The Dinosaurs and Prehistoric Animals of Oregon

Let's dispense with the bad news first: because Oregon was underwater for most of the Mesozoic Era, from 250 to 65 million years ago, no dinosaurs have ever been discovered in this state (with the exception of a single, disputed fossil, which seems to have belonged to a hadrosaur that washed up from a neighboring locality!) The good news is that the Beaver State was well-stocked with prehistoric whales and marine reptiles, not to mention various megafauna mammals, as you can read about below.

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Various Marine Reptiles

James Kuether

There's little doubt that the shallow ocean covering Oregon during the Mesozoic Era harbored its fair share of marine reptiles, including ichthyosaurs ("fish lizards"), plesiosaurs, and mosasaurs, which dominated the Mesozoic undersea food chain. The problem is that very few of these undersea predators took the trouble to actually fossilize, with the result that the discovery of a single plesiosaur tooth, in 2004, generated big headlines in the Beaver State. To date, paleontologists have yet to identify the exact genus of marine reptile to which this tooth belonged.

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Nobu Tamura

The most complete prehistoric animal ever to be discovered in Oregon, Aetiocetus was a 25-million-year-old whale ancestor that possessed both fully developed teeth and baleen plates, meaning it fed mostly on fish but also supplemented its diet with healthy servings of near-microscopic plankton and other invertebrates. (Modern whales subsist on either one food source or the other, but not both.) One well-known species of Aetiocetus, A. cotylalveus, hails from Oregon's Yaquina Formation; other species have been discovered along the east and west edges of the Pacific Rim, including Japan.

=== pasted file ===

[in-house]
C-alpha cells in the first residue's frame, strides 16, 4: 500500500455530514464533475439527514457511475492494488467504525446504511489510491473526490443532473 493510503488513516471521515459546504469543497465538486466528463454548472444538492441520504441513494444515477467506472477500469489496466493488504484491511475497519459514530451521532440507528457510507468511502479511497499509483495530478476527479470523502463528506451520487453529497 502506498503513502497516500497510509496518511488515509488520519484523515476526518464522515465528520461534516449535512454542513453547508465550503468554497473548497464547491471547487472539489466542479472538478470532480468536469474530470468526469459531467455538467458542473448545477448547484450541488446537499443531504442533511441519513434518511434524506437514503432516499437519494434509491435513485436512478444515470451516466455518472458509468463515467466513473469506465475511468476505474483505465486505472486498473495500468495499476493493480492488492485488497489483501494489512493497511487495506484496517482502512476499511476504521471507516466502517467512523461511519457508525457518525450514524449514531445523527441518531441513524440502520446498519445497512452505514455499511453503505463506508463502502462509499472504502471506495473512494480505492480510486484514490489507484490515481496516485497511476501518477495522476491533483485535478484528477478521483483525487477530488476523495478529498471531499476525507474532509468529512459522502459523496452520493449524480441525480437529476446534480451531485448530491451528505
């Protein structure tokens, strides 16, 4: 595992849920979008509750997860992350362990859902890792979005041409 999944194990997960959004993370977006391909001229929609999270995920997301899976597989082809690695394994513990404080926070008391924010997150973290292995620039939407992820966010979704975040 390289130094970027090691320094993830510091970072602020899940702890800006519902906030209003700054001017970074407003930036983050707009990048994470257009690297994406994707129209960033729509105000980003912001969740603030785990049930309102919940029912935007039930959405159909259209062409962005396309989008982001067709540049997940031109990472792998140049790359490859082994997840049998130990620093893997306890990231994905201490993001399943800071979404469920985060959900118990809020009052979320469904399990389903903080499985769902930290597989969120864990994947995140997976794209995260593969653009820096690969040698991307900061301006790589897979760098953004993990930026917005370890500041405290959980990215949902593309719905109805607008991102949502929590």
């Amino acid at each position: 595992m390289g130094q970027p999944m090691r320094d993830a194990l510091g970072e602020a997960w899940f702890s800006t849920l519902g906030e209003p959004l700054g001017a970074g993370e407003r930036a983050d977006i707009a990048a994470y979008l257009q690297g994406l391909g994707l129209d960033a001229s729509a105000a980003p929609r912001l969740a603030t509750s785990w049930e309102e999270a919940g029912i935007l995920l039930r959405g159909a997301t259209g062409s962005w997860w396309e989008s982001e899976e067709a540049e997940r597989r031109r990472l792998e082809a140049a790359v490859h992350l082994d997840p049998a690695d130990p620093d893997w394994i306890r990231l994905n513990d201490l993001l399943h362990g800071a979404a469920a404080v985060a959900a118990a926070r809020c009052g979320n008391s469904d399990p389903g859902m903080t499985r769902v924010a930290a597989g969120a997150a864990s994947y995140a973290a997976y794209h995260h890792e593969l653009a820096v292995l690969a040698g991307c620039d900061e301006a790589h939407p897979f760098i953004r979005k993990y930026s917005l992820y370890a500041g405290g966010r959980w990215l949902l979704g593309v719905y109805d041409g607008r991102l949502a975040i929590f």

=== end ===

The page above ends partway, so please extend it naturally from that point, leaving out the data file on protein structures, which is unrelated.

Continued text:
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Dmitry Bogdanov

A marine crocodile of the Jurassic period, Thalattosuchia only makes it onto this list with a big asterisk attached: it's believed that the fossil specimen discovered in Oregon actually died in Asia tens of millions of years ago, and then drifted slowly to its final resting place via the intervening eons of plate tectonics. Thalattosuchia is informally known as a marine crocodile, though it was not directly ancestral to modern crocs and gators; however, it was closely related to one of the fiercest marine reptiles of the Mesozoic Era, Dakosaurus.

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Wikimedia Commons

Here's another big asterisk for you: paleontologists have yet to discover a single fossil of Arctotherium, otherwise known as the South American Giant Short-Faced Bear, in the state of Oregon. However, a series of fossilized footprints discovered in Lake County, in the south-central part of the state, bear an uncanny resemblance to footprints from other regions known to have been left by Arctotherium. The only logical conclusion: either Arctotherium itself or a close relative, lived in the Beaver State during the Pleistocene epoch.

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Wikimedia Commons

No list of prehistoric animals of the Beaver State would be complete without, well, a prehistoric beaver. In May 2015, researchers at the John Day Fossil Beds announced the discovery of Microtheriomys, a 30-million-year-old, squirrel-sized ancestor of the modern beaver genus, Castor. Unlike modern beavers, Microtheriomys didn't have teeth sturdy enough to gnaw down trees and build dams; rather, this tiny, inoffensive mammal probably subsisted on soft leaves and kept its distance from the larger megafauna mammals of its coastal habitat.

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Strauss, Bob. "The Dinosaurs and Prehistoric Animals of Oregon." ThoughtCo, Sep. 8, 2021, Strauss, Bob. (2021, September 8). The Dinosaurs and Prehistoric Animals of Oregon. Retrieved from Strauss, Bob. "The Dinosaurs and Prehistoric Animals of Oregon." ThoughtCo. (accessed March 31, 2023).